In a move that perhaps caught some in the audiology community by surprise, the Academy of Doctors of Audiology (ADA) announced its support of S.9, the Over-the-Counter Hearing Aid Act of 2016. In a statement released by ADA, it said that the organization “commends Senators Warren and Grassley for their foresight in introducing and advancing this legislation, which if enacted, will remove unnecessary and burdensome barriers to hearing care for millions of Americans”.
The Over-the-Counter Hearing Aid Act of 2016 (S.9), if enacted, would allow hearing aids “intended for use by adults to compensate for mild to moderate hearing impairment” to be sold to consumers over the counter (OTC). In addition to eliminating the requirement for medical clearance to purchase a hearing aid, the legislation would also task the FDA with issuing appropriate regulations for the safety and labeling requirements for the new OTC category of hearing aids, as well as update the draft guidance on Personal Sound Amplification Products (PSAPs).
The ADA and its members seek to foster expanded access for consumers to audiology services. We strive to accomplish this goal through the advancement of practitioner excellence and high ethical standards in the provision of quality audiologic care. The Over-the Counter Hearing Aid Act will help to facilitate these objectives and is consistent with the ADA’s mission and philosophy. –-Exerpt from ADA Statement in Support of S.9
While the organization supports the proposed legislation, ADA recommends that all over-the-counter (OTC) products be very specifically labeled and include a strong recommendation that a patient seek a comprehensive audiologic evaluation from an audiologist or physician prior to purchasing any device for the treatment of hearing loss, particularly if the patient exhibits any of the warning signs of ear disease (including tinnitus, dizziness, drainage from the ear, sudden hearing loss, asymmetric hearing, foreign body in the ear, cerumen impaction, pain, congenital or traumatic deformity of the ear).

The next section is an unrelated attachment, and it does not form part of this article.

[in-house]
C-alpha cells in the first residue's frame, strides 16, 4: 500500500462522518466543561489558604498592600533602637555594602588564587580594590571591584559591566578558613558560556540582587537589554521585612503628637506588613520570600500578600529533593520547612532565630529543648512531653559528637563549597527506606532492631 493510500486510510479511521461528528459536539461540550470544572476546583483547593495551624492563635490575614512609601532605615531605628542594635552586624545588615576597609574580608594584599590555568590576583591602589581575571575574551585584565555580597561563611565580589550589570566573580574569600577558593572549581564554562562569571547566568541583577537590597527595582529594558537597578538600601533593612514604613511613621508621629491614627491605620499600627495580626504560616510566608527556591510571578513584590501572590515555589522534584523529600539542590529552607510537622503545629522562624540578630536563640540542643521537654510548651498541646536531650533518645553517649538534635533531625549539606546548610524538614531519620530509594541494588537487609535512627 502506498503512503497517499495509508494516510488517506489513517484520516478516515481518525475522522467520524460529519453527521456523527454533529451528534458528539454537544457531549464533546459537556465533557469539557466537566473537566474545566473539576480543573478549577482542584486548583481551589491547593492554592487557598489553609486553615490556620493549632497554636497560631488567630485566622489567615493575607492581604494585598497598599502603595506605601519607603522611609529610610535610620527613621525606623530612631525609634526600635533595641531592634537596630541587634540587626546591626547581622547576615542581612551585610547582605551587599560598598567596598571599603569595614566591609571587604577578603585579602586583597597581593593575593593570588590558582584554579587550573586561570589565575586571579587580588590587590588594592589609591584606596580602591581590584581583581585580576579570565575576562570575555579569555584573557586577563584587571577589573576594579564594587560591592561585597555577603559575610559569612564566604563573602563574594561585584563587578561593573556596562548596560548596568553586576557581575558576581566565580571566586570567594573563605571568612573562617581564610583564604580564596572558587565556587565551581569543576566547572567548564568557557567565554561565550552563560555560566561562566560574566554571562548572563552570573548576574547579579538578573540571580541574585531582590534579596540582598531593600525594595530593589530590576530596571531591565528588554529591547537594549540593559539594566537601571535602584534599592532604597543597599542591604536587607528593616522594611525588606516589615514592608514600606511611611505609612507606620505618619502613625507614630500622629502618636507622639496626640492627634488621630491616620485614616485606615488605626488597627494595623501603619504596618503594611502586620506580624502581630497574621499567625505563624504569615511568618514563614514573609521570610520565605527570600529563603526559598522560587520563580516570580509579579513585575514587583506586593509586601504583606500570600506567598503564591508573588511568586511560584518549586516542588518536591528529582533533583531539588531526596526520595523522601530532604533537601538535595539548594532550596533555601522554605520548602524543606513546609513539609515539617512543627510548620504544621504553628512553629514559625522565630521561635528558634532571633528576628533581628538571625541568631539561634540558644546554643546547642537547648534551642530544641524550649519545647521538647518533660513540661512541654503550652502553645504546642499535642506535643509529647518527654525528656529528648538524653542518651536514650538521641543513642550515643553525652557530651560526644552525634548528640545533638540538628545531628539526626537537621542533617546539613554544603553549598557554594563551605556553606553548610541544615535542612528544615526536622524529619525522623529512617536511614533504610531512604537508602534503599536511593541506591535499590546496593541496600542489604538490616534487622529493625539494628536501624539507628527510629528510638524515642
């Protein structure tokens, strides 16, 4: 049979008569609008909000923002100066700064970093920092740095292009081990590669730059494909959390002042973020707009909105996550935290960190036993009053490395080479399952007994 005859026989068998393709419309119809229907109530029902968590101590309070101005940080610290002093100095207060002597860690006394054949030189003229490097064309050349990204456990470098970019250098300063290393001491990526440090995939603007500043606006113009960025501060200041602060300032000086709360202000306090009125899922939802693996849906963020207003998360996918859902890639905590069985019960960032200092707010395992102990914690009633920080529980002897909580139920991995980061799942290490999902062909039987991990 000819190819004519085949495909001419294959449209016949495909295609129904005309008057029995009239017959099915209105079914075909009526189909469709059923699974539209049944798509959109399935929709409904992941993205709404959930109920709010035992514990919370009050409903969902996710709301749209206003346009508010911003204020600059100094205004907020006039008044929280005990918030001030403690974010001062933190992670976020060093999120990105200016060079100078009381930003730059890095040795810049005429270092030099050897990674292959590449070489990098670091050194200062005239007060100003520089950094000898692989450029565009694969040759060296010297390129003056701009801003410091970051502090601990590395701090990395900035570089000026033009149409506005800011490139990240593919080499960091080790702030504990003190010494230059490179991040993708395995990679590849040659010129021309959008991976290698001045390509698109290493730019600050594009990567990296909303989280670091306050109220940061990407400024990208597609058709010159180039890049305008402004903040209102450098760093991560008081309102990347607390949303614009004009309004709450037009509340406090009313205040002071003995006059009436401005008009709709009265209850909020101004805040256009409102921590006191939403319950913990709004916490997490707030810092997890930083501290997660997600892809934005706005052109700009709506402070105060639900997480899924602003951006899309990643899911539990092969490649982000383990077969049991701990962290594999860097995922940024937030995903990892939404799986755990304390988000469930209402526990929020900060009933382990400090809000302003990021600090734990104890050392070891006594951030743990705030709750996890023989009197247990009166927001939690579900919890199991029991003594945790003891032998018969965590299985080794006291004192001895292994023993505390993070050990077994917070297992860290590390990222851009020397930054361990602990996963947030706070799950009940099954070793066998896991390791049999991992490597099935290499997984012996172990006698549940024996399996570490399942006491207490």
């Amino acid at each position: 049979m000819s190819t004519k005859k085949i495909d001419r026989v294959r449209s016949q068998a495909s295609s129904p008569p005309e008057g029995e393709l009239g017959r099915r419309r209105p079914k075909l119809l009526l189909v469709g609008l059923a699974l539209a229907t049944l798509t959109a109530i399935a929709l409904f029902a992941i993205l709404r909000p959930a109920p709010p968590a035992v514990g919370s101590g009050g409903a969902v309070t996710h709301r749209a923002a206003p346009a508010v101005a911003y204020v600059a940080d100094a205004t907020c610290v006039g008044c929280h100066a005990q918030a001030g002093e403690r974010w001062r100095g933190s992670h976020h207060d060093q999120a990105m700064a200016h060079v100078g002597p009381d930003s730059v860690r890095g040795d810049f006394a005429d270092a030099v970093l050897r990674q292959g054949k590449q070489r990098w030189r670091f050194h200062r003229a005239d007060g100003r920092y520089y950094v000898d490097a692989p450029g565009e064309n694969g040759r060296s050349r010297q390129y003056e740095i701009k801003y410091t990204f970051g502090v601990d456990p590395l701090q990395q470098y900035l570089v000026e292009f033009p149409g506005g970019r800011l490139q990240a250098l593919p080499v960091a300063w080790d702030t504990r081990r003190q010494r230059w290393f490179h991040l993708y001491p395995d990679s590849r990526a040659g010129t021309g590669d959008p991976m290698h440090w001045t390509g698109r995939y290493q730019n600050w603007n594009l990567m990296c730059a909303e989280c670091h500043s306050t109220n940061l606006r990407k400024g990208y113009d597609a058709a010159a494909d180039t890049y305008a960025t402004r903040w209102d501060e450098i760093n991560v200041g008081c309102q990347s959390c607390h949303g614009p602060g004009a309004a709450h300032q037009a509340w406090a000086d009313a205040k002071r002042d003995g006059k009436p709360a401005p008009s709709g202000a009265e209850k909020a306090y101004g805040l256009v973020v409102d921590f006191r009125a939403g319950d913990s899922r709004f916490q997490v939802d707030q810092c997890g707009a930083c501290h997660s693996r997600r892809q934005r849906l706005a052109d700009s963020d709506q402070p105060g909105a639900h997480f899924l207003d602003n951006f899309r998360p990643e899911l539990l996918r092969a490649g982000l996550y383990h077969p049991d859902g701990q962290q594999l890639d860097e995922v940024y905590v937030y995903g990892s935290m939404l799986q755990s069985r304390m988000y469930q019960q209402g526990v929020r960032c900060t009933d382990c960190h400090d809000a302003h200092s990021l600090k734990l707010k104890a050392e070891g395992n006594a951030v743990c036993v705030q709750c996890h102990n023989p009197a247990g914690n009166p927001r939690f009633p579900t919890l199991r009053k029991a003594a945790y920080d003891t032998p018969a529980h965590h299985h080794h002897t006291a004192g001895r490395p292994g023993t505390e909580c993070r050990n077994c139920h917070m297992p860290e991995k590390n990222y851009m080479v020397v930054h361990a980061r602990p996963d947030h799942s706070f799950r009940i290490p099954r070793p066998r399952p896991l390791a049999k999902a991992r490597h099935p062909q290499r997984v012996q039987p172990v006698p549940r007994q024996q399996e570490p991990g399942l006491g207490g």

ADA recommends that labeling state that the device is a “non- surgical, air conduction hearing aid intended to address mild to moderate hearing loss.” It also recommends that all amplification devices be required to adhere to defined maximum output thresholds.
ADA contends the availability of OTC hearing devices, including appropriate labeling and safeguards, will allow consumers to make better informed decisions about their treatment options, and will likely also make products more affordable and accessible to the hearing impaired.
“The ADA stipulates that there are risks with self-treatment, including overlooking conditions that warrant medical intervention. However, we contend that in the current regulatory environment, those risks are already being taken with either limited information–or worse yet, misinformation.”
According to the statement, ADA believes that the current regulatory environment has not kept pace with rapid advances in technology and by creating an OTC hearing device market, it “will foster competition, broaden consumer choice, improve affordability, and accelerate future innovation.” Furthermore, because consumers already have direct-to-consumer access to hearing aids and similar unregulated technologies via the internet, the creation of a regulated OTC class will not increase existing risks to the public.
AAA Offers Support of FDA Decision
With the announcement earlier this week that the FDA will no longer enforce the requirement for medical clearance to purchase a hearing aid, the American Academy of Audiology (AAA) released a statement applauding the decision of the FDA.
“The Academy is thrilled that the FDA has heeded the comments from stakeholders in the hearing health community and has taken immediate steps to improve hearing aid accessibility for patients and remove unnecessary barriers for those seeking hearing health-care.” –Ian Windmill, PhD, AAA President
Having long advocated for such a move by the FDA, the Academy says that it “applauds” the decision.